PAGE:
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The King and Queen of Malibu : The True Story of the Battle for Paradise
by David K. Randall


Overview -

Frederick and May Rindge, the unlikely couple whose love story propelled Malibu's transformation from an untamed ranch in the middle of nowhere to a paradise seeded with movie stars, are at the heart of this story of American grit and determinism. He was a Harvard-trained confidant of presidents; she was a poor Midwestern farmer's daughter raised to be suspicious of the seasons.  Read more...


 
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More About The King and Queen of Malibu by David K. Randall
 
 
 
Overview

Frederick and May Rindge, the unlikely couple whose love story propelled Malibu's transformation from an untamed ranch in the middle of nowhere to a paradise seeded with movie stars, are at the heart of this story of American grit and determinism. He was a Harvard-trained confidant of presidents; she was a poor Midwestern farmer's daughter raised to be suspicious of the seasons. Yet the bond between them would shape history.

The newly married couple reached Los Angeles in 1887 when it was still a frontier, and within a few years Frederick, the only heir to an immense Boston fortune, became one of the wealthiest men in the state. After his sudden death in 1905, May spent the next thirty years fighting off some of the most powerful men in the country--as well as fissures within her own family--to preserve Malibu as her private kingdom. Her struggle, one of the longest over land in California history, would culminate in a landmark Supreme Court decision and lead to the creation of the Pacific Coast Highway.

The King and Queen of Malibu traces the path of one family as the country around them swept off the last vestiges of the Civil War and moved into what we would recognize as the modern age. The story of Malibu ranges from the halls of Harvard to the Old West in New Mexico to the beginnings of San Francisco's counter culture amid the Gilded Age, and culminates in the glamour of early Hollywood--all during the brief sliver of history in which the advent of railroads and the automobile traversed a beckoning American frontier and anything seemed possible.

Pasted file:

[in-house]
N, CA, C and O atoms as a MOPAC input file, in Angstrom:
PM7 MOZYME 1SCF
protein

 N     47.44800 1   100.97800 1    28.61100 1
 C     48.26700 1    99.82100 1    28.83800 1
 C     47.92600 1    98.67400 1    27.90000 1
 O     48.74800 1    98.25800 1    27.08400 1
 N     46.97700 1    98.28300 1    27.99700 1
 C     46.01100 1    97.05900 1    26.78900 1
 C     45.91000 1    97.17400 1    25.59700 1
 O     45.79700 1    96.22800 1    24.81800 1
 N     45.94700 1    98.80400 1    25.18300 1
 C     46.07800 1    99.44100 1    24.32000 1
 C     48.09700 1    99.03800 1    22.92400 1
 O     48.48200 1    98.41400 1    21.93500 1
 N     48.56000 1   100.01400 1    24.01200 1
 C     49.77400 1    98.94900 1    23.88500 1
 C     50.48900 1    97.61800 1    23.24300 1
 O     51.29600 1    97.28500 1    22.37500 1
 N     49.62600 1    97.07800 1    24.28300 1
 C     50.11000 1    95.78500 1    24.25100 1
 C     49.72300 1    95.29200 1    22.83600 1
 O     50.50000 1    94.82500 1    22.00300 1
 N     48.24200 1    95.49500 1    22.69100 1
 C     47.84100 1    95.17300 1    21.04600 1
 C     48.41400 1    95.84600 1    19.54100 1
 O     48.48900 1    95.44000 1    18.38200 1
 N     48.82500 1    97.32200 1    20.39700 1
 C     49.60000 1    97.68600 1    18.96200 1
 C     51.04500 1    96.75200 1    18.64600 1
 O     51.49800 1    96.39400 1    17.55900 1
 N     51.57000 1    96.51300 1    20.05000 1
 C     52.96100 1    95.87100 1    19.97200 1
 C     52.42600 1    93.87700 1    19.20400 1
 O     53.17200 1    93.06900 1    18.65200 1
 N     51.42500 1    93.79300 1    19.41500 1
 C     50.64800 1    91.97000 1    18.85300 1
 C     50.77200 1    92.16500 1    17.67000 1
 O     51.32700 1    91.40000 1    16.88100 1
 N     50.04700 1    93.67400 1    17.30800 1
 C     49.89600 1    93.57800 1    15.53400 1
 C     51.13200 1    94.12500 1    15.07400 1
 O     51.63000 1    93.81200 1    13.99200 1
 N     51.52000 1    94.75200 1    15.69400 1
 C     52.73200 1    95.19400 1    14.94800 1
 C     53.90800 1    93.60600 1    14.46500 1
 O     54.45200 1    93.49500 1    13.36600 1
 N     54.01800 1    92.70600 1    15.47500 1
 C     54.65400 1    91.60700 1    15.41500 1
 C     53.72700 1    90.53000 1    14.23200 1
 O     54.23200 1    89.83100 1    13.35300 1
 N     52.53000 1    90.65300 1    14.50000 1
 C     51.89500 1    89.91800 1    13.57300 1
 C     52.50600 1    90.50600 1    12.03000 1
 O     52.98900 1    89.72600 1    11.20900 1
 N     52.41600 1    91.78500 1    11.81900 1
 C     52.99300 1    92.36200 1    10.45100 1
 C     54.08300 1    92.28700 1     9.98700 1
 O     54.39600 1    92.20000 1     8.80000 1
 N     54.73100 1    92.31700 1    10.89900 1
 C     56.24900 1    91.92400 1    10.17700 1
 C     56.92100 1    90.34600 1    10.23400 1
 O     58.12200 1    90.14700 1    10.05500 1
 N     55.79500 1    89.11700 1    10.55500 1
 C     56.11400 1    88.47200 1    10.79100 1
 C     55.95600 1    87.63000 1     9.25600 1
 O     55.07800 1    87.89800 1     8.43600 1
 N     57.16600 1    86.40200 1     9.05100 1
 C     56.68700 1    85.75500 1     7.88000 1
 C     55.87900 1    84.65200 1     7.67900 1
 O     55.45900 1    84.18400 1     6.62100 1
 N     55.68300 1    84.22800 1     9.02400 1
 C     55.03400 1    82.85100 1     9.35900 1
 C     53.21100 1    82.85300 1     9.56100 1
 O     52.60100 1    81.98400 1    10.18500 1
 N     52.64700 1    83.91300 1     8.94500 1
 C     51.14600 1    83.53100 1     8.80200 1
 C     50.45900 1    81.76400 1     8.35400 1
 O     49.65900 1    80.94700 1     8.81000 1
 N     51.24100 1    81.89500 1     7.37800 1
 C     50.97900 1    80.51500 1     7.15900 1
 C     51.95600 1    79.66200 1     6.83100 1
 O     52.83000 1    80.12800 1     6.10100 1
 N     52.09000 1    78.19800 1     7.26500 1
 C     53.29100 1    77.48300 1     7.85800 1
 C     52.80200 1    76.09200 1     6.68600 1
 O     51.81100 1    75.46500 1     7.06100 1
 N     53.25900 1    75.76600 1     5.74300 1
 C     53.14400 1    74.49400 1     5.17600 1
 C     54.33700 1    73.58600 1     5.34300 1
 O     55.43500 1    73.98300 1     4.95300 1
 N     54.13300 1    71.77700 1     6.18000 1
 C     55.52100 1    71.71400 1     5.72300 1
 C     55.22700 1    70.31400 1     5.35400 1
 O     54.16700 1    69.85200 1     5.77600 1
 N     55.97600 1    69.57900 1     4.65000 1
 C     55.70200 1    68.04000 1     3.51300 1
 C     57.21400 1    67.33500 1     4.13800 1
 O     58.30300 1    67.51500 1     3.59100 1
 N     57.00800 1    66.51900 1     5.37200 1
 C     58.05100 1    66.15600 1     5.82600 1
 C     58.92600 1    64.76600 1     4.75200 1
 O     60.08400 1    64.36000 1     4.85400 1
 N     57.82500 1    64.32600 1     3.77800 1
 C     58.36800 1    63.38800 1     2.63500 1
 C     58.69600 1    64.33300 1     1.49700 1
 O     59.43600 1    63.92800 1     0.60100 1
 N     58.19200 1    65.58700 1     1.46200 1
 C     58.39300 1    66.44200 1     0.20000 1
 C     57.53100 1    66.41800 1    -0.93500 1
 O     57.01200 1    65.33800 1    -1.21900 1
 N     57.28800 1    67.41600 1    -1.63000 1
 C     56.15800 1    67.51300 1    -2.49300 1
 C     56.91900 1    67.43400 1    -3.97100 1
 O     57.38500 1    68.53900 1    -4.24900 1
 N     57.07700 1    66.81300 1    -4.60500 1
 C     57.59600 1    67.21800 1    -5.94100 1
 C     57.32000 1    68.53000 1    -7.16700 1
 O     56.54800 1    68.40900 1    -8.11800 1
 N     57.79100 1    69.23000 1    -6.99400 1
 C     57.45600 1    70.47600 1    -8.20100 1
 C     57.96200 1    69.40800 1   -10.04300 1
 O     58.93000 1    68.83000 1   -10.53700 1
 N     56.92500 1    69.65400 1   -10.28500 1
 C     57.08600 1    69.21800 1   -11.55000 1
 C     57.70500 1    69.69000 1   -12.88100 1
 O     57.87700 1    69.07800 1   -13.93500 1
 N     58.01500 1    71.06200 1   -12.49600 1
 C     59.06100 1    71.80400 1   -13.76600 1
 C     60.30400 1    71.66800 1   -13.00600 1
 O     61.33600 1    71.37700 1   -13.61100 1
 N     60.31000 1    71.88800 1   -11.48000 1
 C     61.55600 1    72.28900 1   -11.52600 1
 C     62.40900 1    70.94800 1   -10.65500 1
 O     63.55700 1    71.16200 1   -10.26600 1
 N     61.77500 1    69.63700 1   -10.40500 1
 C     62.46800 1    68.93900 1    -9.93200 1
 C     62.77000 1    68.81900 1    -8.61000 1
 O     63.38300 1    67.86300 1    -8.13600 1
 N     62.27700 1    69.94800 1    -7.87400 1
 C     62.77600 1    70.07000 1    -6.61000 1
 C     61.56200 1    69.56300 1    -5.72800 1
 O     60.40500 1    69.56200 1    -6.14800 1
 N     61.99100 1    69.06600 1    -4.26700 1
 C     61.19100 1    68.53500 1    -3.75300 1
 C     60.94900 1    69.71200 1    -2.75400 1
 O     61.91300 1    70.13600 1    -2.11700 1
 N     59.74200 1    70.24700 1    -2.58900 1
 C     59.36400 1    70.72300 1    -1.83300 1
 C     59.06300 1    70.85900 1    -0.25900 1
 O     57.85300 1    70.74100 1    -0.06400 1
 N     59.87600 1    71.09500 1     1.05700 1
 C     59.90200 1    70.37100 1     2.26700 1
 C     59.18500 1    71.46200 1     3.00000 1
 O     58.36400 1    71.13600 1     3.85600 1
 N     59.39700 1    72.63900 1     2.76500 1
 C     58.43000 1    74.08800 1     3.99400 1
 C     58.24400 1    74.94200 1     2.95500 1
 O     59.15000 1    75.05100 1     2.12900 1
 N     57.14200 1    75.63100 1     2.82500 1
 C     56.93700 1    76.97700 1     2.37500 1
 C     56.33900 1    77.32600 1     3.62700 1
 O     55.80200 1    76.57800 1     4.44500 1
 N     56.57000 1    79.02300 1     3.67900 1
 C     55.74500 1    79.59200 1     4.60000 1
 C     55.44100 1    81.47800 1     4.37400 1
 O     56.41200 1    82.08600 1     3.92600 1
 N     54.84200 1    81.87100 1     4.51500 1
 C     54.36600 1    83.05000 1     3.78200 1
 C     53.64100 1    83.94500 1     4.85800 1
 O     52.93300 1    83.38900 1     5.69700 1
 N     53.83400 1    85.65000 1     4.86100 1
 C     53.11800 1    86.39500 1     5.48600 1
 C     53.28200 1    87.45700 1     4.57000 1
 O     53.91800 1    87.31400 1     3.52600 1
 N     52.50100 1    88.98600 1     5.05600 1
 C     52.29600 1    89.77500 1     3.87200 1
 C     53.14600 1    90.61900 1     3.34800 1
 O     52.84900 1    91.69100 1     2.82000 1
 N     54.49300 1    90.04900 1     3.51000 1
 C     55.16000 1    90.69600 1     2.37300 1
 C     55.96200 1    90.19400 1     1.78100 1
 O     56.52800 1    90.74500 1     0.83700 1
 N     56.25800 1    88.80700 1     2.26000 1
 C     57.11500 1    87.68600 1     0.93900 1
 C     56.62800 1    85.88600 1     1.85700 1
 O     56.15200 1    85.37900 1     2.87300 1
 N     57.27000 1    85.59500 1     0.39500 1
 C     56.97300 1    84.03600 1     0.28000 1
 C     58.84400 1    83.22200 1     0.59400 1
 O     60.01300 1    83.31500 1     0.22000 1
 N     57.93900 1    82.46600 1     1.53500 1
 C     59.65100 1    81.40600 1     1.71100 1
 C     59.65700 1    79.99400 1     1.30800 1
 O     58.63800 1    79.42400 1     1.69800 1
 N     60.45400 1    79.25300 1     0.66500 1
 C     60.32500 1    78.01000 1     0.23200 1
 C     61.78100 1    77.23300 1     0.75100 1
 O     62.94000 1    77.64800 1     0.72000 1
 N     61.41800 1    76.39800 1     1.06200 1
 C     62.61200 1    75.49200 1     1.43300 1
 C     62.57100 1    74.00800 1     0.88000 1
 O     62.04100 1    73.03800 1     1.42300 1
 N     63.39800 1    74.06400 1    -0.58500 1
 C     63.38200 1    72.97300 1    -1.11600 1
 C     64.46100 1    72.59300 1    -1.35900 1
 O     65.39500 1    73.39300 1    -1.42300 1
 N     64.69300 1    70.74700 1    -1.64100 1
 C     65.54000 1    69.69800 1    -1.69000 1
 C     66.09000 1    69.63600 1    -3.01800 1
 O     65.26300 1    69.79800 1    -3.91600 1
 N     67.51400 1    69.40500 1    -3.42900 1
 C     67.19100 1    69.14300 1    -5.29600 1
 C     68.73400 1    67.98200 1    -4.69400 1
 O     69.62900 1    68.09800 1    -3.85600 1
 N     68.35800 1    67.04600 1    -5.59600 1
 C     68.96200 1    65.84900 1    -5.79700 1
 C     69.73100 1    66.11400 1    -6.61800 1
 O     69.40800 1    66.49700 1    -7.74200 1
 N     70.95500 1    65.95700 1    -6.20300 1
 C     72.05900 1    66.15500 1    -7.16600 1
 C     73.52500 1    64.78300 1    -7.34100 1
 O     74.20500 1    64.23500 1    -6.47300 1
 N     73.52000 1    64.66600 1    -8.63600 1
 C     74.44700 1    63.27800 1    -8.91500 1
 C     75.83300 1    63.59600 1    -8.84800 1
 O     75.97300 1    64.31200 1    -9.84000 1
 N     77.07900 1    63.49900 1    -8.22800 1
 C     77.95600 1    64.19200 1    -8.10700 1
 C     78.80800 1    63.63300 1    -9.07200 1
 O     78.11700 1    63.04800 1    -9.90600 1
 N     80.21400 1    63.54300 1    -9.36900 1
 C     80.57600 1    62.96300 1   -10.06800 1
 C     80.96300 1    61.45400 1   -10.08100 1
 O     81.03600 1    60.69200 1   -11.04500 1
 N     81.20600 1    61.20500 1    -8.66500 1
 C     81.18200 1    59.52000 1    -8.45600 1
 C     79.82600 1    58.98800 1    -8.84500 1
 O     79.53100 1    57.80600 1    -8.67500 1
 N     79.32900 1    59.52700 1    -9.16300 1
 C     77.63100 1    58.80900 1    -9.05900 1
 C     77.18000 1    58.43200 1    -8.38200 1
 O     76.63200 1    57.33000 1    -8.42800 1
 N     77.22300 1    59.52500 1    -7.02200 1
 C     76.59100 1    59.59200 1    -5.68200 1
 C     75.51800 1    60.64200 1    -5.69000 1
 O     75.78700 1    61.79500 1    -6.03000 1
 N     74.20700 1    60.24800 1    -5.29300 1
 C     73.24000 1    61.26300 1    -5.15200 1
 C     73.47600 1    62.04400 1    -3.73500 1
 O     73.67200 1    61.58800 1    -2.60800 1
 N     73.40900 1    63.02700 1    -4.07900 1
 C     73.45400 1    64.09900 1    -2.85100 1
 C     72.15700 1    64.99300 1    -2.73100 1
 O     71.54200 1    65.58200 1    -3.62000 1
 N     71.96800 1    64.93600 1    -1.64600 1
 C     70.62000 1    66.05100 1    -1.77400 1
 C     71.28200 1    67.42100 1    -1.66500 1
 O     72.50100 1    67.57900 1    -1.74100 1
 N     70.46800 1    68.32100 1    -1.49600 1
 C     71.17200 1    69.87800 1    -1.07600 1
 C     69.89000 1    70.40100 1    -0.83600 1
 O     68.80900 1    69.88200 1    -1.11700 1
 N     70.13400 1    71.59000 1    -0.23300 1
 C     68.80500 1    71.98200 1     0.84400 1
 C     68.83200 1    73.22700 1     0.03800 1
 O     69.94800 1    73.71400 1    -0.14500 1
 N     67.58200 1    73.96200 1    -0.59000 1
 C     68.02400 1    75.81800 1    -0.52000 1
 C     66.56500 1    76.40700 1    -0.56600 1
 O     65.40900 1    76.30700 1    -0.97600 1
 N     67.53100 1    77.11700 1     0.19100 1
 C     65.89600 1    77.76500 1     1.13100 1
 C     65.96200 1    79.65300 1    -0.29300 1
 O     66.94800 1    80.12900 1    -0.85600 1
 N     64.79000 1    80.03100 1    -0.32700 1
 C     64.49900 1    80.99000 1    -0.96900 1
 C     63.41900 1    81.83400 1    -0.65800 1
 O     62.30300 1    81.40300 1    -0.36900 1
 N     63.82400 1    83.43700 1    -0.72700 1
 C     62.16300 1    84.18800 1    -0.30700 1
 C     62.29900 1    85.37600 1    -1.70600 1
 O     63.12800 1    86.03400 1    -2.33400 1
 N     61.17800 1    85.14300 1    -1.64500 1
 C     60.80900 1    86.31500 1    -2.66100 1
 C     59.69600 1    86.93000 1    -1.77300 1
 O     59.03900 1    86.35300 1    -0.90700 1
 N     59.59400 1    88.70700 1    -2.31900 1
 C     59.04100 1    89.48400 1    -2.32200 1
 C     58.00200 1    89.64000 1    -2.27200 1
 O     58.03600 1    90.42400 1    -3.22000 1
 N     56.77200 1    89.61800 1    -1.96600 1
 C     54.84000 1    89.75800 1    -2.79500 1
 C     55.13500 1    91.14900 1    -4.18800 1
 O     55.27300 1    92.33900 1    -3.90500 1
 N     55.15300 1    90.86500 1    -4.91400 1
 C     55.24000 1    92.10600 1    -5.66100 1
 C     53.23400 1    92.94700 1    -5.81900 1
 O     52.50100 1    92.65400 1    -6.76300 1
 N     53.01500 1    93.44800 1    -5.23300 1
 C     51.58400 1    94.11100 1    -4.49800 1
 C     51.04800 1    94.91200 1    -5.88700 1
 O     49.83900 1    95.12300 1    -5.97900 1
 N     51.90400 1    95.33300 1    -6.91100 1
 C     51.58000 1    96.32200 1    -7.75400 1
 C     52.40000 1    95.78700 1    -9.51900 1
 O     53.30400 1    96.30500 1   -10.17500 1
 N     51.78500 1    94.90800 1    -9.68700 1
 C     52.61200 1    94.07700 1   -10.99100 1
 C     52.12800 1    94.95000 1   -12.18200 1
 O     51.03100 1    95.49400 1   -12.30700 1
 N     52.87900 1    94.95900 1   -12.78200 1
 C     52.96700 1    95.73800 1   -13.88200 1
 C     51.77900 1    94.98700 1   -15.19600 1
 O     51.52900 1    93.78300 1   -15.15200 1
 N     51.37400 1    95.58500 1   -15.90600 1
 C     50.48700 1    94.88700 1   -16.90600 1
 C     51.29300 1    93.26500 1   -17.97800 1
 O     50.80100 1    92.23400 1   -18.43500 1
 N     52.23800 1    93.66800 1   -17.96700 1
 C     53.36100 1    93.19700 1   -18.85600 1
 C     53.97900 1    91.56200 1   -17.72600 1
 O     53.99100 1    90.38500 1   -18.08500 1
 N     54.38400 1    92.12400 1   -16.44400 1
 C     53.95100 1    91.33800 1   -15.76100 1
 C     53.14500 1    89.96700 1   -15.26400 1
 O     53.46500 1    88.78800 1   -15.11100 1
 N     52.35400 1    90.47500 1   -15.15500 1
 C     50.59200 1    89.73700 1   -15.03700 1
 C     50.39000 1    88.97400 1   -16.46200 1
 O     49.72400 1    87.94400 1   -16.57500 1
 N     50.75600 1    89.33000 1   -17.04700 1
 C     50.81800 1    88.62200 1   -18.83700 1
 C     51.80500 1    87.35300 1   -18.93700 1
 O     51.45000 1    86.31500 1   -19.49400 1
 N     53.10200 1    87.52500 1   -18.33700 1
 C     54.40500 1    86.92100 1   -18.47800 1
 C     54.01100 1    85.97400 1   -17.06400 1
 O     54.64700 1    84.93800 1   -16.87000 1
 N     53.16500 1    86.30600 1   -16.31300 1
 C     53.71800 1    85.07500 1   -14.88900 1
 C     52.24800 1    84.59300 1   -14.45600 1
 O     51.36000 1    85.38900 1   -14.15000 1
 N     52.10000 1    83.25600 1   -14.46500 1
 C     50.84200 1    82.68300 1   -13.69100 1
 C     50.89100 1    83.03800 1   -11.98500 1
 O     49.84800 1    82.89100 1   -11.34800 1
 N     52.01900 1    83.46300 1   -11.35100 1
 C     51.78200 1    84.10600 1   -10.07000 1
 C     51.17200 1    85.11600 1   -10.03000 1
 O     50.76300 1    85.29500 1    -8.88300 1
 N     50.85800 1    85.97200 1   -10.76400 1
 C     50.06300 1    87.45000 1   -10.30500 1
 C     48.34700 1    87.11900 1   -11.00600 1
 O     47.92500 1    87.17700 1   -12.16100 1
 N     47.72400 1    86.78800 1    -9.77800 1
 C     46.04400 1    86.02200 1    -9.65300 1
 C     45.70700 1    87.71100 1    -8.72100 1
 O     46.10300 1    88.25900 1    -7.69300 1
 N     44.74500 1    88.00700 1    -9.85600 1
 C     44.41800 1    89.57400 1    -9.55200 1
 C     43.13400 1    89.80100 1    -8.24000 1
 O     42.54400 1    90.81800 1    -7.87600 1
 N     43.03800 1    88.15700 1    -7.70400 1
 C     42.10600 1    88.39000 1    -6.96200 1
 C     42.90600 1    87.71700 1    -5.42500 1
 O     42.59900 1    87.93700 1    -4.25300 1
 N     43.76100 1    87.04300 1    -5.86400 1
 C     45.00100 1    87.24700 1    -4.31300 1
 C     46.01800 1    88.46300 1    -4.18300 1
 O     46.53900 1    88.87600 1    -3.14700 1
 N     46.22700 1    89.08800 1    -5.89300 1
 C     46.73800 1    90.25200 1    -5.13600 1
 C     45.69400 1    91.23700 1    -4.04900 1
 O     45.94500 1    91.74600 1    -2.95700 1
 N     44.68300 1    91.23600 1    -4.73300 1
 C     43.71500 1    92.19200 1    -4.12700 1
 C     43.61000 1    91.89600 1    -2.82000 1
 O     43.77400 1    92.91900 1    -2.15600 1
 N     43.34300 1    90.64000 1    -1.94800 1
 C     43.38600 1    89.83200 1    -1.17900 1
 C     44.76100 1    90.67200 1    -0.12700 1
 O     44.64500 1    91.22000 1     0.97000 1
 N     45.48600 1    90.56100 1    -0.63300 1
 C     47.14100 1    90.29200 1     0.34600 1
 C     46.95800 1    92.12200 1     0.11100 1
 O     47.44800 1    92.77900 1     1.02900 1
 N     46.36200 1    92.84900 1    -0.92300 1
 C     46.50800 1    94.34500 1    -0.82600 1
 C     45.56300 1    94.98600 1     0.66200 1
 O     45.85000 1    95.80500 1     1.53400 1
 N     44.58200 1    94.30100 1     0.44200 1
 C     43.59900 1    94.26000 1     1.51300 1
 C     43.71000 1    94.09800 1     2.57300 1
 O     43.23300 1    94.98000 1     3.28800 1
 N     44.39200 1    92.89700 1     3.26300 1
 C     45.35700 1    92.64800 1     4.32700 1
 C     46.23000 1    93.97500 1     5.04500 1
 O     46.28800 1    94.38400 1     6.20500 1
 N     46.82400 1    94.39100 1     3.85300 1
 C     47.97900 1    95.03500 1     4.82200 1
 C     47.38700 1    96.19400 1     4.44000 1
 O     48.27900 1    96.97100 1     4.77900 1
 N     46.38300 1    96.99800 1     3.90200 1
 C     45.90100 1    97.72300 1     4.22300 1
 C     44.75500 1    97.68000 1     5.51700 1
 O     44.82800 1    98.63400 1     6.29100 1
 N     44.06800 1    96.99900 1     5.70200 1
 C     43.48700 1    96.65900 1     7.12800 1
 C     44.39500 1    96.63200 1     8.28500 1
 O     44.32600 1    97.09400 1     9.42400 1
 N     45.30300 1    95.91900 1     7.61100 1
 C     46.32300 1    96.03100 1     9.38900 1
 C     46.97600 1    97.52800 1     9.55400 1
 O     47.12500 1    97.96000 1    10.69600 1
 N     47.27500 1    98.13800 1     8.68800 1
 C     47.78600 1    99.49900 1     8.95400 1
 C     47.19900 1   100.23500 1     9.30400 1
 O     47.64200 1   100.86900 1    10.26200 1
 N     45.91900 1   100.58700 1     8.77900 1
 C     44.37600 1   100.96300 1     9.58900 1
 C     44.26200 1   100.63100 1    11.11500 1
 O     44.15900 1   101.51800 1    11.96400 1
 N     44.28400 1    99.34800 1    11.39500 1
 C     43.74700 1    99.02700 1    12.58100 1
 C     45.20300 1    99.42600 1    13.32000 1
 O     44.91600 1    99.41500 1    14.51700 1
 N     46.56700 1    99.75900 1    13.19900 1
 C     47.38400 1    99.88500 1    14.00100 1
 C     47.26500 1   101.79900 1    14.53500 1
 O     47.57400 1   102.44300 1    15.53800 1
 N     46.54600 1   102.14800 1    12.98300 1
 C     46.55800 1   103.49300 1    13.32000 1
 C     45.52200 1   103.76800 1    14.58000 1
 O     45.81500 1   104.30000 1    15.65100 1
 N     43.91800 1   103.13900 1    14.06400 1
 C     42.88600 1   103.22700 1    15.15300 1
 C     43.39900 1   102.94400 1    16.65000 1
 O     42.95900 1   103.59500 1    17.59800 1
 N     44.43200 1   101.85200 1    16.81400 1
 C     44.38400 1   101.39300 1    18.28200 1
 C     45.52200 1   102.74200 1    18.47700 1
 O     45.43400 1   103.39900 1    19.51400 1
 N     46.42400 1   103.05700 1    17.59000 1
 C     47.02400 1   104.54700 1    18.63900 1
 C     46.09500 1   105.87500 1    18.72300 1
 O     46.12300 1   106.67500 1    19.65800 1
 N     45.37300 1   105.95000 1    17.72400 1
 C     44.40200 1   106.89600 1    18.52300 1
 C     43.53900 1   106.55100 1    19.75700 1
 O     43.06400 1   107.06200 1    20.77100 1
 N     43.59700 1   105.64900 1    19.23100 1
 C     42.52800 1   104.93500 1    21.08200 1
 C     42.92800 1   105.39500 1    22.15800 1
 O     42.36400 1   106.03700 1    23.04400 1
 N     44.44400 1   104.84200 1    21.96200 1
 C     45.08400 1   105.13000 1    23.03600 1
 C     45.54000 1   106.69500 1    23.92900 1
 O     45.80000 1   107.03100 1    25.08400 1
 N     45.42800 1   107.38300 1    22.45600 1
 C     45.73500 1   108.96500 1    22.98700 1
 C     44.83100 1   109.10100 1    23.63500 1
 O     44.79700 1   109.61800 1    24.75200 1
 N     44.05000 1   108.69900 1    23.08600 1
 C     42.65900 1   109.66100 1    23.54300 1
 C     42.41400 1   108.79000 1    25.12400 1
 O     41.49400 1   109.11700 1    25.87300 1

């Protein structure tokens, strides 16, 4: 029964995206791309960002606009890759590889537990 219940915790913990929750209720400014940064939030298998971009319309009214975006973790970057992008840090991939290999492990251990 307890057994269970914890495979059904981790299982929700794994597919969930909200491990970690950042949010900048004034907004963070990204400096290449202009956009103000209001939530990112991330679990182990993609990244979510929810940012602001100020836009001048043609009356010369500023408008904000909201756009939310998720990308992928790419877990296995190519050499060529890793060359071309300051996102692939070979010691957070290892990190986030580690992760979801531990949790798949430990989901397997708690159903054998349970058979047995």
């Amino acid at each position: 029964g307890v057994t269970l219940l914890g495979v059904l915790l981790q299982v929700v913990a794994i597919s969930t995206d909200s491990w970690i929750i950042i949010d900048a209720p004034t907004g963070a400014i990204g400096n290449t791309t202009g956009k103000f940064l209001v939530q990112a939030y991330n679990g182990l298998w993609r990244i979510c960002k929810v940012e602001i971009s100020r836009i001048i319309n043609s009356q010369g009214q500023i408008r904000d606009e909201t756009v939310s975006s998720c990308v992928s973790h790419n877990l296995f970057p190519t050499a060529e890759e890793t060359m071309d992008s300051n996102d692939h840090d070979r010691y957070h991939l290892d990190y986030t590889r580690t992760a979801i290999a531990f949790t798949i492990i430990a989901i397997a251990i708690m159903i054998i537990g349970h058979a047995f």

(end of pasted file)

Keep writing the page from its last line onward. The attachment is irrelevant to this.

Details
  • ISBN-13: 9780393240993
  • ISBN-10: 0393240991
  • Publisher: W. W. Norton & Company
  • Publish Date: March 2016
  • Page Count: 256
  • Dimensions: 9.4 x 6.3 x 1.1 inches
  • Shipping Weight: 1.1 pounds


Related Categories

Books > History > United States - State & Local - West
Books > Nature > Environmental Conservation & Protection - General
Books > Biography & Autobiography > Environmentalists & Naturalists

 
Publishers Weekly Reviews

Publishers Weekly® Reviews

  • Reviewed in: Publishers Weekly, page .
  • Review Date: 2016-01-18
  • Reviewer: Staff

In this fascinating work, Randall (Dreamland), a senior reporter at Reuters, chronicles the rise and fall of the Rindge family as well as their fight to keep their Malibu, Calif., paradise private. Early in the 20th century, Malibu was an awe-inspiring coastal locale made nearly uninhabitable thanks to the Rindges. The family’s story begins with Frederick Rindge, a wealthy east coaster with chronic health problems and an adventurous spirit. When he and his wife, May, moved west to Los Angeles, he was struck by the beauty of Malibu. They bought a large ranch alongside the beach, but soon found themselves battling with the settlers living in the nearby hills over access to the beach and with tourists’ looking for beautiful hikes and scenic drives. When Frederick died, May grew obsessed with preserving her private lands and the beauty of Malibu. The building anger of Malibu homesteaders and other locals led to suspected arson, a ruined reputation, and the loss of May’s fortune and the majority of her lands. Well written and thoroughly researched, Randall’s exploration of land ownership in America and the American dream addresses issues of sexism, classism, love, and the preservation of natural beauty. Photos. (Mar.)

 
BAM Customer Reviews